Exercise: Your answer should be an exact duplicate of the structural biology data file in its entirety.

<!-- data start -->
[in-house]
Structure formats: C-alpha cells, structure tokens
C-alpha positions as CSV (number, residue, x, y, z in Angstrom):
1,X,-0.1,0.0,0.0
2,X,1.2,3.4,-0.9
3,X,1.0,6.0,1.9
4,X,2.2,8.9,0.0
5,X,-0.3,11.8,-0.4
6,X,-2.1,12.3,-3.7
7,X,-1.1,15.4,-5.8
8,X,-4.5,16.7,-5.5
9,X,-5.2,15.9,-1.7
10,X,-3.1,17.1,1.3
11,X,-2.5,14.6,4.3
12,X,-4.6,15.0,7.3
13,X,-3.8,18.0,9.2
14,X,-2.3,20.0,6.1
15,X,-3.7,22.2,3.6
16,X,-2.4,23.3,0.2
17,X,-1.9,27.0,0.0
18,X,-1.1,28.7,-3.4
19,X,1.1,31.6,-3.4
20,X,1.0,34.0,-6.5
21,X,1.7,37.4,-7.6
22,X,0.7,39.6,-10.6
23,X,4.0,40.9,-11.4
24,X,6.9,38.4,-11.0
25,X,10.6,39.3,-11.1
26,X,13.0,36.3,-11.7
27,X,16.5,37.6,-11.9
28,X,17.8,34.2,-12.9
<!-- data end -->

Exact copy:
[in-house]
Structure formats: C-alpha cells, structure tokens
C-alpha positions as CSV (number, residue, x, y, z in Angstrom):
1,X,-0.1,0.0,0.0
2,X,1.2,3.4,-0.9
3,X,1.0,6.0,1.9
4,X,2.2,8.9,0.0
5,X,-0.3,11.8,-0.4
6,X,-2.1,12.3,-3.7
7,X,-1.1,15.4,-5.8
8,X,-4.5,16.7,-5.5
9,X,-5.2,15.9,-1.7
10,X,-3.1,17.1,1.3
11,X,-2.5,14.6,4.3
12,X,-4.6,15.0,7.3
13,X,-3.8,18.0,9.2
14,X,-2.3,20.0,6.1
15,X,-3.7,22.2,3.6
16,X,-2.4,23.3,0.2
17,X,-1.9,27.0,0.0
18,X,-1.1,28.7,-3.4
19,X,1.1,31.6,-3.4
20,X,1.0,34.0,-6.5
21,X,1.7,37.4,-7.6
22,X,0.7,39.6,-10.6
23,X,4.0,40.9,-11.4
24,X,6.9,38.4,-11.0
25,X,10.6,39.3,-11.1
26,X,13.0,36.3,-11.7
27,X,16.5,37.6,-11.9
28,X,17.8,34.2,-12.9